Giuliani: Mueller probe 'might get cleaned up' with presidential pardons

President TrumpDonald John TrumpEsper sidesteps question on whether he aligns more with Mattis or Trump Warren embraces Thiel label: 'Good' As tensions escalate, US must intensify pressure on Iran and the IAEA MORE’s personal lawyer Rudy Giuliani suggested Friday that Trump could issue pardons for those caught up in the special counsel probe.

Giuliani made the comments to the New York Daily News hours after a judge revoked bail for Trump's former campaign chairman Paul ManafortPaul John ManafortTop Mueller prosecutor Zainab Ahmad joins law firm Gibson Dunn Russian oligarch's story could spell trouble for Team Mueller Trump, Mueller, the issue of 'guilt' and a do-nothing Congress MORE over alleged witness tampering, sending him to jail pending his trial in September.

“When the whole thing is over, things might get cleaned up with some presidential pardons,” Giuliani told the Daily News.

Manafort, who has pleaded not guilty to numerous charges including obstruction of justice, money laundering, tax evasion, bank fraud and conspiracy against the United States, appeared in court Friday in Washington, D.C.


Special counsel Robert MuellerRobert (Bob) Swan MuellerTop Republican considered Mueller subpoena to box in Democrats Kamala Harris says her Justice Dept would have 'no choice' but to prosecute Trump for obstruction Dem committees win new powers to investigate Trump MORE had asked a judge to revoke Manafort’s pretrial release conditions, alleging the former Trump campaign chairman attempted to contact two potential witnesses and urged them to lie to investigators about lobbying work for Ukrainian President Viktor Yanukovych.

Trump later on Friday criticized what he incorrectly referred to as Manafort’s “sentence,” saying it was “very unfair.”

"What a tough sentence for Paul Manafort, who has represented Ronald Reagan, Bob Dole and many other top political people and campaigns," Trump tweeted. "Didn’t know Manafort was the head of the Mob. What about Comey and Crooked Hillary and all of the others? Very unfair!"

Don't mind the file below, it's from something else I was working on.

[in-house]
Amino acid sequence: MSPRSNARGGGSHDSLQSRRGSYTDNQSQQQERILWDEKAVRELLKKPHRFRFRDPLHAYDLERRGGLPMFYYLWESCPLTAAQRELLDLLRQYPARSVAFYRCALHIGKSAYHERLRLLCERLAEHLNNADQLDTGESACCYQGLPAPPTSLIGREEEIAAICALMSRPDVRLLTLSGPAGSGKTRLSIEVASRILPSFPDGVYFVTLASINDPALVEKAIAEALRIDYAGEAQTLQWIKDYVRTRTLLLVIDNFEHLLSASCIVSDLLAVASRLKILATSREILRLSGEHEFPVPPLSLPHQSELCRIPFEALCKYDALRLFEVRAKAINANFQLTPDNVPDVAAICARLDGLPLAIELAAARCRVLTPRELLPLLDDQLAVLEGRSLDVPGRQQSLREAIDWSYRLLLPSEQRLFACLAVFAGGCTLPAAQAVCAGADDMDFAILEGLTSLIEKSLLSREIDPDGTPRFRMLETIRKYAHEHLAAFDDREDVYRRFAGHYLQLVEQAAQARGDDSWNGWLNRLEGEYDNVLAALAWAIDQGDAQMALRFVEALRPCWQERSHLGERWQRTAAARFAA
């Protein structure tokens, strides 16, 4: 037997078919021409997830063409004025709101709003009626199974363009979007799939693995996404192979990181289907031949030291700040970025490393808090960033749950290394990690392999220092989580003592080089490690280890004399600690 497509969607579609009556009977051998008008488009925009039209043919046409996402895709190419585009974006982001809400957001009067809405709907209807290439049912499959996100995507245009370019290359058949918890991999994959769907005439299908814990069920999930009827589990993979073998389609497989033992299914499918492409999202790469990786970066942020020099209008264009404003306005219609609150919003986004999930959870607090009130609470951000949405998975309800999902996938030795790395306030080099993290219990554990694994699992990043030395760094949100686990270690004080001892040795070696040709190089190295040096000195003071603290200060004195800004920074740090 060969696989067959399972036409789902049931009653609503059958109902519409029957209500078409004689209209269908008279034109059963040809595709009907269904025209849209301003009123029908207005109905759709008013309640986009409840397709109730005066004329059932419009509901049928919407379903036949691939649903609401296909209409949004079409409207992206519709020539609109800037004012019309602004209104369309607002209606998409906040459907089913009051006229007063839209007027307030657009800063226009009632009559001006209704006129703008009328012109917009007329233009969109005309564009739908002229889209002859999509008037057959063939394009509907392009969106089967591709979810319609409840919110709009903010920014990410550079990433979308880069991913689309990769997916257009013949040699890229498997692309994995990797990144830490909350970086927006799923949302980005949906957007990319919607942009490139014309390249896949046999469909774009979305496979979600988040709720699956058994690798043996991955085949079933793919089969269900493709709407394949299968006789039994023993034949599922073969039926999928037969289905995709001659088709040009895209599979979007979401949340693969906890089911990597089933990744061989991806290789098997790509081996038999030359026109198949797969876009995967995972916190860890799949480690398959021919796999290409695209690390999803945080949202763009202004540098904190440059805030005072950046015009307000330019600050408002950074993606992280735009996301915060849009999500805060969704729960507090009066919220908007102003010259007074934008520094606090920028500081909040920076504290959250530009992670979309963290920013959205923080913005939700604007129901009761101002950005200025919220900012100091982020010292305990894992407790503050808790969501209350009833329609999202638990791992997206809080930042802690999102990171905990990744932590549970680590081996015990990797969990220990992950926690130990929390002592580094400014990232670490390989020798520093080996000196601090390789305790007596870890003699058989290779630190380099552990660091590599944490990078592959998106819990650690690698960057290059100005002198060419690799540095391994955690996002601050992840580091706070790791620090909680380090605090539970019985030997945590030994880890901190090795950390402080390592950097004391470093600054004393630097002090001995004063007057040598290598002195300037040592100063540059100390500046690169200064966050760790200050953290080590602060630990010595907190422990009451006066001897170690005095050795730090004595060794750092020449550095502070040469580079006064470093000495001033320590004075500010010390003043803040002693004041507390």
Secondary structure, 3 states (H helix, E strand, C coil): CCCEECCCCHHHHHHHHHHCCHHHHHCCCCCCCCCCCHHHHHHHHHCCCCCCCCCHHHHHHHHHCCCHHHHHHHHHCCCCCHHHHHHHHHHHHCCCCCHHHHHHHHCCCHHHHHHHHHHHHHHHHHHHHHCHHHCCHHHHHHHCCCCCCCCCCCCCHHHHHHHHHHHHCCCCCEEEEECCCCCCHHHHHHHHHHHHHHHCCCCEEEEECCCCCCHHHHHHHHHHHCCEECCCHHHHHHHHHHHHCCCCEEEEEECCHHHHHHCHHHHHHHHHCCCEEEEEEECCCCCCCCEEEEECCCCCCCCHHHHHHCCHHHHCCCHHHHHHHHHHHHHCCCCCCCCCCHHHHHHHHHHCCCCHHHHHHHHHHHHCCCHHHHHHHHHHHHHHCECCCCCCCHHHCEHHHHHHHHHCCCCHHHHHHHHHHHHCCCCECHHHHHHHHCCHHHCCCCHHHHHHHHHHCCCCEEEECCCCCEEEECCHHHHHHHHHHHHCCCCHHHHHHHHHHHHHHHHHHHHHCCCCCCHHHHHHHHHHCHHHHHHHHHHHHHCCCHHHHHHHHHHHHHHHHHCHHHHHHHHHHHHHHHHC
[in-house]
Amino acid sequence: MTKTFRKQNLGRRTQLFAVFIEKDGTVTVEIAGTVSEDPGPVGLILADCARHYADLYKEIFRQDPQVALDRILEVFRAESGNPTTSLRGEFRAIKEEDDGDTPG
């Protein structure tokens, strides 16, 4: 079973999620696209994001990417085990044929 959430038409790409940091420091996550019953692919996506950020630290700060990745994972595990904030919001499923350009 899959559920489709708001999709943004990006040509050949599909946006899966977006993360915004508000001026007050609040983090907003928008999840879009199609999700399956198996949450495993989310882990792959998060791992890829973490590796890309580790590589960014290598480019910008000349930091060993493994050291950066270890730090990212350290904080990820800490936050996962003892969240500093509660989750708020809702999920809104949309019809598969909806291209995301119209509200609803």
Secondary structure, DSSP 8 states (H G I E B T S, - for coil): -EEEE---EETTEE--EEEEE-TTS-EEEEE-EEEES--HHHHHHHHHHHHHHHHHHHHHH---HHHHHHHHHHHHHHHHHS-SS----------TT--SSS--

Giuliani also denounced the judge’s decision on Friday, telling the Daily News that he did not see any reason to put Manafort in jail.

“I don’t understand the justification for putting him in jail,” Giuliani said. “You put a guy in jail if he’s trying to kill witnesses, not just talking to witnesses.”

The question of whether Trump would pardon his associates has been a focus of the Russia investigation in recent months.

Giuliani said last month that the possibility of Trump pardoning his longtime personal lawyer Michael Cohen was “not on the table.”

Trump also claimed earlier this month that he has the “absolute right” to pardon himself, sparking debate among legal experts and lawmakers.

Giuliani said that while Trump “probably” has the power to pardon himself, it would not be a good move, politically.

“I think the political ramifications of that would be tough,” Giuliani said earlier this month. “Pardoning other people is one thing. Pardoning yourself is another.”

Rep. Adam SchiffAdam Bennett SchiffThe peculiar priorities of Adam Schiff Trump knocks Mueller after deal struck for him to testify Mueller to give extended testimony after appearance postponed MORE (Calif.), the top Democrat on the House Intelligence Committee, introduced a bill in April intended to deter Trump from pardoning any subject of the Russia probe or a member of his own family.

In recent months, Trump has issued multiple high-profile pardons, including conservative commentator Dinesh D’Souza and late boxing champion Jack Johnson, and expressed a desire to pardon more.